I loved Charles and Anna from the very beginning, and this novel does not disappoint. Can't wait for the next few books to show what happens next after the bomb Briggs drops at the end.
While this book did not cover anywhere near as much of the war in the Pacific as I had been expecting, what it does cover, it covers with scrupulous and engaging detail. There is also a lot of interesting background information on almost all the important players on both sides, from the Emperor Hirohito to the codebreakers at Station HYPO who broke the Japanese code in time to warn of the Midway invasion.
So despite not going beyond Midway, I believe it is a worthwhile read, and a good starting point for someone like myself who hasn't read a great deal beyond general history about this point in the war.
Grover Gardner is an excellent narrator, and added a star to the overall rating.
This is part two of a series. Part one is 'Range of Ghosts'. Hopefully Audible will list them as a series soon.
The followers of the Eternal Sky seem to be based on the Mongols, at the time when their empire was being torn apart by a war of succession, and other characters are from neighboring empires based on those along the Silk Road, but in this world, there are hungry ghosts, djinn, ghuls, rocs, clever magicians and dark sorcerers. Bear's characters seem very human, and she's got a real talent for description. Once you're immersed in their gritty, day to day lives enough to almost feel the gait of a steppe pony beneath you, the supernatural seems to fit right in.
Truly excellent fantasy.
I enjoyed this one better than the first book in the series, and I have to admit to being intrigued by the world-building and the story arc that seems to be developing, but there's just something about the characters that falls short. They just don't behave quite realistically sometimes, and I find it a bit jarring. I think I'll continue with the series, though, to find out what happens.
Sometimes it is good to be reminded there really never were any good old days, that crime is not worse now, and the way the press covers it is not a whit more irresponsible or sensationalized than it used to be.
This in-depth, well-researched book provides a glimpse into New York City's past, and both the murder case and the newspaper rivalry were fascinating subjects.
It is obvious that the Mann Gulch Fire deeply affected Maclean, and stuck with him his whole life. Once you've read this book, it will stick with you too.
Spoilers Spoilers Spoilers!
I liked the world building, and the characters were interesting. My main gripe with this novel is that after going to the trouble to build up an intriguing plot, the author winds up solving everything by just tossing aside the rules of the first 2/3 of the story, making the hero and heroine super-powered, and fixing everything like 'ta-da, Magic!'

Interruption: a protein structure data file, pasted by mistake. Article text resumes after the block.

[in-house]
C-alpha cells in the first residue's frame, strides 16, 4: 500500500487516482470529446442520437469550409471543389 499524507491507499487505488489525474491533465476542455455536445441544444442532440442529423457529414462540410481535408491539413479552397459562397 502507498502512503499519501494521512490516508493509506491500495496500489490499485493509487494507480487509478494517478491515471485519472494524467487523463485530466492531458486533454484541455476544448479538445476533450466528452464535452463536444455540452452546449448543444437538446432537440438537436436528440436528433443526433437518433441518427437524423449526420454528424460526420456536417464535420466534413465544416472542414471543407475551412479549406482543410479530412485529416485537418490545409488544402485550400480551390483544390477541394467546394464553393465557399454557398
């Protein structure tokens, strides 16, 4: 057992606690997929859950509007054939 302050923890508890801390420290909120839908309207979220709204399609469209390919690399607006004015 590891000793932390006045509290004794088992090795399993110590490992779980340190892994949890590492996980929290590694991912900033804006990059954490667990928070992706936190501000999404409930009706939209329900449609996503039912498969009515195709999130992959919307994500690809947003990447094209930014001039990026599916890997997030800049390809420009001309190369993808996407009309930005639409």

Still, the world of Crosspointe was interesting, and I plan to give the next one a chance to be better.
I enjoyed this book, with just one little quibble. The heroine was just too contrary and it occasionally got annoying. Towards the end, I just wanted to shake her and tell her to stop being so self-absorbed.
I adore most of Bujold's novels, be they Chalion, Vorkosigan or Sharing Knife. I have both read and listened to most of them multiple times, and intend to listen to them again. The stories are so good that I enjoy listening to them even though I am so familiar with them that sometimes I can recite along with the narrator in my mind.
But sadly, not this one. I don't know why. It's just flat, for some reason. Only the main character made a real impression, and I was let down by the ending. It's not a terrible book, but I can't really recommend it.
I've been in love with this series since the first book, and I am so happy that the ending didn't disappoint. Of course, most listeners will have figured out a lot of what will happen, but there are enough surprises to keep you from getting bored!
Sullivan's writing is pretty straightforward, and he doesn't waste a lot of time on pretty prose or description, but the story gallops along with verve and enthusiasm. The whole series is just plain fun. We get conspiracies, betrayals, love, sword fights, adventure on the high seas, elves, goblins, assassins, thieves, war, royalists vs imperialists vs nationalists, friendship, impending doom and redemption. Who could want more than that?
Elizabeth Bear has clearly done her history homework. Not that this is history, or even alternate history, but more a hero's tale knitted from impressions of history. In a world where various empires have come and gone, battling gods have shattered the very sky. The war rising to sweep across nations begins with a reluctant claimant to a his grandfather's throne, stumbling alone off the battlefield after having been left for dead.
Temur doesn't want to rule, he only wants to live and maybe find a new family with the woman he loves, but his uncle wants him dead, and a distant cult bent on sowing chaos and destruction wants to use him, or his unborn child.
Once-Princess Samarkar has given up her fertility to find power of her own. Now she must put her skills and wits to use in aiding Temur's cause, as that seems the best course of stopping the cult using necromancy and black sorcery that is seeking to spread war to every realm under the shattered sky.
The story moved along at a good speed, and I found the characters believable, earthy and easy to care about. Just be warned that this is part one, and the end will leave you desperately wanting to know what happens next.
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